Sunday, November 19, 2006

San Francisco

We left the Bay Area this morning after having a lovely, if not rather rushed time. After more crappy weather, we arrived in Berkeley Thursday night and were able to have a decent Indian meal with my nephew John. The next day we started the day at the Bread Workshop with a damn fine pumkin muffin for me, cream cheese apricot danish for Tommy, and fruit-yogurt-granola and delightfully strong Uncommon Grounds coffee for both. After bumming around Berkeley for a bit, John and Mike, the guy he works for, joined us and we went to the Golden Gate Bridge & Fisherman’s Wharf to go to Musee Mechanique.

Now, I would give out government secrets at the slightest threat of foot pain and the morning hinted in that general direction. So a visit to Walgreens for Cars tattoo bandaids (it’s the little things that get you by) and socks (that threw my outfit off making me look REALLY touristy but I thought would prevent further pain.

I thought wrong. The socks, though thin, pushed my feet into a different “level” of my so-called comfy pleather Mary Janes. What I learned: Sorry PETA but pleather makes for an uncomfortable walking shoe because if your foot disagrees with it, your foot suffers and the shoe continues on. And yet, it was too late and I hobbled around the Golden Gate Bridge chanting in my head the mantra my friend Brooke (RIP) taught me decades ago when he sold me a pair of really great black patent cowboy boots (cut me a break, it was the 80’s!): “Beauty knows no pain. Beauty knows no pain. Beauty knows no pain.”

The cowboy boots back then and the Mary Janes now were in cahoots and by the time we left Musee Mechanique, my dogs were barking, if not howling, and I practically cried with thanks as I snapped at my companions, “I’m going to that Payless and see if I can get some shoes! I’ll meet you at the restaurant!”

What I didn’t think about is I had a cranky-getting-crankier Oliver strapped onto me and only about a quarter of a bottle of formula on me…and yet, the dogs barked.

Now, I have a big foot. BIG. As in a size 12. Payless Shoes can be a benefit for the disposably trendy shoes but not all stores have a selection catering to My People. Fortunately, the shoe gods cut me a break and even though this store only offered a row of options, a pair of black Basic spin-offs and $20 would buy me some time to enjoy the rest of the evening.

It’s important to note that I was enjoying myself prior to this. The Bridge was gorgeous as usual and Musee Mechanique is always a great place to take people who’ve never been, but every now and then, the pain got to me and I was a little snappy in turn making Tommy snappy but I think we apologized enough to each other, understood and forgave. Praise little baby Jesus.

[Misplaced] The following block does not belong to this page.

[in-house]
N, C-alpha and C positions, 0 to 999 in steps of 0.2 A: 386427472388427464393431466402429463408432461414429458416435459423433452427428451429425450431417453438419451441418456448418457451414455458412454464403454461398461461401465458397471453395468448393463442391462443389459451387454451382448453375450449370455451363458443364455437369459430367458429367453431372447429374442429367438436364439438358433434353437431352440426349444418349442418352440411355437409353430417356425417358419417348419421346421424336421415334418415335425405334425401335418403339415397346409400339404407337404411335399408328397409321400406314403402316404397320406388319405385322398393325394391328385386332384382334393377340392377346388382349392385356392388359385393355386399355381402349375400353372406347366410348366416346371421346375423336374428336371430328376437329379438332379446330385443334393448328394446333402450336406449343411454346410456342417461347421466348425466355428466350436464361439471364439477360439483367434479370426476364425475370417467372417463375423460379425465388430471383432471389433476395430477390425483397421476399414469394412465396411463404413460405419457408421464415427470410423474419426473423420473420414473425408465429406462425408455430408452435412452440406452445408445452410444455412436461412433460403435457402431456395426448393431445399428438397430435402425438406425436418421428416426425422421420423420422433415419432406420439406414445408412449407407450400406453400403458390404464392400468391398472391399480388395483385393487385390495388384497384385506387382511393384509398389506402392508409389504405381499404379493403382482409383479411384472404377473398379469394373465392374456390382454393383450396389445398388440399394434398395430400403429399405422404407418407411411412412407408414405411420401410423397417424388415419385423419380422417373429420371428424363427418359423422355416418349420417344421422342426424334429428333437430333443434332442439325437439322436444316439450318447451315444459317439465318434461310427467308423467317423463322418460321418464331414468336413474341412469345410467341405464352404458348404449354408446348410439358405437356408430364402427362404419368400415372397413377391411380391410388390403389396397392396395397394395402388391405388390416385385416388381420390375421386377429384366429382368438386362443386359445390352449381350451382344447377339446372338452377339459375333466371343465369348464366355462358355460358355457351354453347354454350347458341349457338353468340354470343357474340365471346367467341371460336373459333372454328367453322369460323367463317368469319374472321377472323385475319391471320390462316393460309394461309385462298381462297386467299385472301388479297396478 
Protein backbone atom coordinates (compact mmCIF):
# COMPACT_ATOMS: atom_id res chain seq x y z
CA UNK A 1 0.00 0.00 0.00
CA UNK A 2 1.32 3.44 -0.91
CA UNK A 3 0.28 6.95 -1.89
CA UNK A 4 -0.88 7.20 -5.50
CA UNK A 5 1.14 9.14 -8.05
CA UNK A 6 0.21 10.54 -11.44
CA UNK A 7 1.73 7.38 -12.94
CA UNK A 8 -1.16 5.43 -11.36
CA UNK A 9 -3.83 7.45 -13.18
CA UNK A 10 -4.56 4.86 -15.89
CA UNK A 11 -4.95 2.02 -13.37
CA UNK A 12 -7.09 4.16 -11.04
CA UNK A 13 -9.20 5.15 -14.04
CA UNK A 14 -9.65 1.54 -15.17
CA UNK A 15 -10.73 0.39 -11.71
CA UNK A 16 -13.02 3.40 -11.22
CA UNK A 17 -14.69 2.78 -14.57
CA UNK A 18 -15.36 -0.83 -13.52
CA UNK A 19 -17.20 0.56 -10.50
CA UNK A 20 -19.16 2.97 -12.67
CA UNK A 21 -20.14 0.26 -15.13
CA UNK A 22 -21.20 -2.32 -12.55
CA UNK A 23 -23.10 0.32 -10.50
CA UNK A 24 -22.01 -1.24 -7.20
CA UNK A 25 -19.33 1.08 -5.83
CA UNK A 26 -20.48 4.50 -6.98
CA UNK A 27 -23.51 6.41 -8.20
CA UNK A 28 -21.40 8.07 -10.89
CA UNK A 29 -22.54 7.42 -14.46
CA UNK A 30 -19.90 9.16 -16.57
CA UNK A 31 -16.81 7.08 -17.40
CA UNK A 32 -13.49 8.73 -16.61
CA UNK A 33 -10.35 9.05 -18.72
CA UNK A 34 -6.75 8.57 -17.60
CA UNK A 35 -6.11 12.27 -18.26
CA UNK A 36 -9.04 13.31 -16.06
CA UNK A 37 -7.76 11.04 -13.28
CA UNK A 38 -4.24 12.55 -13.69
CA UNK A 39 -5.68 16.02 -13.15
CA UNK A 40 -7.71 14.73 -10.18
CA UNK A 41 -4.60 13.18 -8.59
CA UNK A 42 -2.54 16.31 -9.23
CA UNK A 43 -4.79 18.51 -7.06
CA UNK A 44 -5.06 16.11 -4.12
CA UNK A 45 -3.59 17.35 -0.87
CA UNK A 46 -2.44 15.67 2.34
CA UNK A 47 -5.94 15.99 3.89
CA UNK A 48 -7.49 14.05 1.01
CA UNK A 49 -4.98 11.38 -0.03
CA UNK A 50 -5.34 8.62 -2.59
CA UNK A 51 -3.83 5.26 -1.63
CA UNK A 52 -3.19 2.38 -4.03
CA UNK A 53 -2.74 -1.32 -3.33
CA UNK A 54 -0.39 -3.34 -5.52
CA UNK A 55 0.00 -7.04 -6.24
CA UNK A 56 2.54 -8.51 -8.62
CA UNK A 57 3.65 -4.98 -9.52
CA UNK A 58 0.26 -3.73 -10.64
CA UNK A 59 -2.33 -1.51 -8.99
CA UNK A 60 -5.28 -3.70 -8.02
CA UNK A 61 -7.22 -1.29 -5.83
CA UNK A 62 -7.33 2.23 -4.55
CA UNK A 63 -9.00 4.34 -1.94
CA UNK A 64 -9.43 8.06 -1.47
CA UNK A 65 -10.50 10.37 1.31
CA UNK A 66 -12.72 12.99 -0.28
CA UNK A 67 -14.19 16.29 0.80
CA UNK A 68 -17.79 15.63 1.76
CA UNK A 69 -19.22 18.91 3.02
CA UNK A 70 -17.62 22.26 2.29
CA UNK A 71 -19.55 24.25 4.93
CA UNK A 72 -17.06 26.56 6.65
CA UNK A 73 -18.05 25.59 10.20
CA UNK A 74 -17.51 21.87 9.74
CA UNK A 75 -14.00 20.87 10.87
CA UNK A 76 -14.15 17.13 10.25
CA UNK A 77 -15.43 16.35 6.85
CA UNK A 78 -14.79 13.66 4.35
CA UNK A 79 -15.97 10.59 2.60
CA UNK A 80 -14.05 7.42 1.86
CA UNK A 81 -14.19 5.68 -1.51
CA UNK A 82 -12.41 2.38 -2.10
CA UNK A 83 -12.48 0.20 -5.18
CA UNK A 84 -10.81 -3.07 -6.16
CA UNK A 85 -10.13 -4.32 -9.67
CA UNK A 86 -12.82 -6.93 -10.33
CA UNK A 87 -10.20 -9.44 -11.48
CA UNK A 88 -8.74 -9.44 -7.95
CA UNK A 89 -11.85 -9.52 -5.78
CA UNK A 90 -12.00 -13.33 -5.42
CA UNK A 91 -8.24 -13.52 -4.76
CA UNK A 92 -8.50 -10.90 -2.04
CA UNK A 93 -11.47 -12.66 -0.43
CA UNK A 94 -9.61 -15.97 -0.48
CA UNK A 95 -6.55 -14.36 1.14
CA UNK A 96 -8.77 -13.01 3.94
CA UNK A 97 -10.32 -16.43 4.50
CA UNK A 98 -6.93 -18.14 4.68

What makes this rambling story even worse was the condition of Mike who was born with cerebral palsy. Here I was practically leveled by probably an inch square total of skin and then there’s Mike putzing around hill and dale with a smile on his face with John taking care of him with the same smile like the superior human he has become. (“If John doesn’t get into Heaven for doing what he’s doing, then that’s a god I don’t want ti be a part of.” – weird all the religious references in this entry and yet, not so much.)

But once I got the new pair of shoes while doing my best to tame sporadic O fussing, the skies parted and I too perked up. They threatened to cloud over when I went to pay for the shoes and the guy at the register said he had to take the sensor off the left shoe before I could walk out with them – “How in the hell was I going to put it back on with O now full-tilt cranked and a bottle now empty?” I worried but the clouds stayed clear if not stellar and the register guy came around on his invisible white horse and got on his knee putting the shoe back on like a modern Prince Charming.

This friendliness and going the extra step was felt all day, when on the subway or bus, MANY people offered to let me sit because of the baby and bus drivers quickly jumped up to help Mike and his chair onto the many buses we took.

Even though I was beat from walking so much, I felt good from what we saw and the company we kept. “We made a day trip in half a day” Mike typed on the computer lap-thing he uses to communicate. Amen to that!

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